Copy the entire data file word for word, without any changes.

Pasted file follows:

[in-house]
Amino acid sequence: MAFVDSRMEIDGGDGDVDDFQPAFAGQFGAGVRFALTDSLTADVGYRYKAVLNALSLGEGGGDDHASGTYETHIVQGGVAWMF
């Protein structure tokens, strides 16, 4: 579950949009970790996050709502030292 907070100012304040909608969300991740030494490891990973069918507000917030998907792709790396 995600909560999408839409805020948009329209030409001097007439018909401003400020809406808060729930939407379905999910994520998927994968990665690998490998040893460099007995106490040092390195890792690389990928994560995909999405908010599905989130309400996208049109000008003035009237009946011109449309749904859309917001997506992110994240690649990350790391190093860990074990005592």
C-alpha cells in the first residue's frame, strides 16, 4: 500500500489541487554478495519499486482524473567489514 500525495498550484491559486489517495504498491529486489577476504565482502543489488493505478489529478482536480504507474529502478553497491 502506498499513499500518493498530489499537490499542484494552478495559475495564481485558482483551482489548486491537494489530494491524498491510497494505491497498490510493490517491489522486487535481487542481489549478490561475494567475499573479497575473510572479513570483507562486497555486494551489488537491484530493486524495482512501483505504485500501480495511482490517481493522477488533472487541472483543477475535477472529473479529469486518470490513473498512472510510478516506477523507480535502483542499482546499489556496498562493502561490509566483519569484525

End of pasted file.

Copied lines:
[in-house]
Amino acid sequence: MAFVDSRMEIDGGDGDVDDFQPAFAGQFGAGVRFALTDSLTADVGYRYKAVLNALSLGEGGGDDHASGTYETHIVQGGVAWMF
């Protein structure tokens, strides 16, 4: 579950949009970790996050709502030292 907070100012304040909608969300991740030494490891990973069918507000917030998907792709790396 995600909560999408839409805020948009329209030409001097007439018909401003400020809406808060729930939407379905999910994520998927994968990665690998490998040893460099007995106490040092390195890792690389990928994560995909999405908010599905989130309400996208049109000008003035009237009946011109449309749904859309917001997506992110994240690649990350790391190093860990074990005592």
C-alpha cells in the first residue's frame, strides 16, 4: 500500500489541487554478495519499486482524473567489514 500525495498550484491559486489517495504498491529486489577476504565482502543489488493505478489529478482536480504507474529502478553497491 502506498499513499500518493498530489499537490499542484494552478495559475495564481485558482483551482489548486491537494489530494491524498491510497494505491497498490510493490517491489522486487535481487542481489549478490561475494567475499573479497575473510572479513570483507562486497555486494551489488537491484530493486524495482512501483505504485500501480495511482490517481493522477488533472487541472483543477475535477472529473479529469486518470490513473498512472510510478516506477523507480535502483542499482546499489556496498562493502561490509566483519569484525